Puneet Varma (Editor)


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In biochemistry, a hydrolase or hydrolytic enzyme is an enzyme that catalyzes the hydrolysis of a chemical bond. For example, an enzyme that catalyzed the following reaction is a hydrolase:


A–B + H2O → A–OH + B–H


Systematic names of hydrolases are formed as "substrate hydrolase." However, common names are typically in the form "substratease." For example, a nuclease is a hydrolase that cleaves nucleic acids.


Hydrolases are classified as EC 3 in the EC number classification of enzymes. Hydrolases can be further classified into several subclasses, based upon the bonds they act upon:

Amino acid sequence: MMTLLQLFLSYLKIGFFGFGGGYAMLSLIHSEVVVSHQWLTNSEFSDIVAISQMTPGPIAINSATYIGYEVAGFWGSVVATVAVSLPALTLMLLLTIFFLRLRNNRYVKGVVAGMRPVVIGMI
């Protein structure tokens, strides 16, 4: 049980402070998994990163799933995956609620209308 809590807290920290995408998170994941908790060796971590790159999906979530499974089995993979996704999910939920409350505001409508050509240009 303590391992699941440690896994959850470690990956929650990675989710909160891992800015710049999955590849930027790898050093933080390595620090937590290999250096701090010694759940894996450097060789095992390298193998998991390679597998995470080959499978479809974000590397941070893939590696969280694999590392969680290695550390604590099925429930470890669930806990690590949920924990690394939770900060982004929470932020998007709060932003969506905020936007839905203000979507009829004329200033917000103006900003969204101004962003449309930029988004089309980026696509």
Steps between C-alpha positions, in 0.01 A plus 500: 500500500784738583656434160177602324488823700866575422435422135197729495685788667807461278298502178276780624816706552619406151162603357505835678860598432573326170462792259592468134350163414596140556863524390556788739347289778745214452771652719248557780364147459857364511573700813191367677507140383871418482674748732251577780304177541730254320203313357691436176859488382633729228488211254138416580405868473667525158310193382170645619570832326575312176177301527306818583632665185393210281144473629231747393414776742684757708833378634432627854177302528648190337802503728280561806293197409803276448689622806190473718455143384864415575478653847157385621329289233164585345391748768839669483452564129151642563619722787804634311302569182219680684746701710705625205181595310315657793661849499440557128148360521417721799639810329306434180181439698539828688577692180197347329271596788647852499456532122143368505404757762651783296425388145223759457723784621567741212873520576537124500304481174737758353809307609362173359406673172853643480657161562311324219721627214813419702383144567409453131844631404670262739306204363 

• EC 3.1: ester bonds (esterases: nucleases, phosphodiesterases, lipase, phosphatase)
  • EC 3.2: sugars (DNA glycosylases, glycoside hydrolase)
  • EC 3.3: ether bonds
  • EC 3.4: peptide bonds (Proteases/peptidases)
  • EC 3.5: carbon-nitrogen bonds, other than peptide bonds
  • EC 3.6 acid anhydrides (acid anhydride hydrolases, including helicases and GTPase)
  • EC 3.7 carbon-carbon bonds
  • EC 3.8 halide bonds
  • EC 3.9: phosphorus-nitrogen bonds
  • EC 3.10: sulphur-nitrogen bonds
  • EC 3.11: carbon-phosphorus bonds
  • EC 3.12: sulfur-sulfur bonds
  • EC 3.13: carbon-sulfur bonds
  • Clinical considerations

    Hydrolase secreted by Lactobacillus jensenii in the human gut stimulates the liver to secrete bile salts that aids in the digestion of food.

    Etymology and pronunciation

    The word hydrolase (/ˈhdrls, -lz/) suffixes the combining form of -ase to the hydrol syllables of hydrolysis.


    Hydrolase Wikipedia

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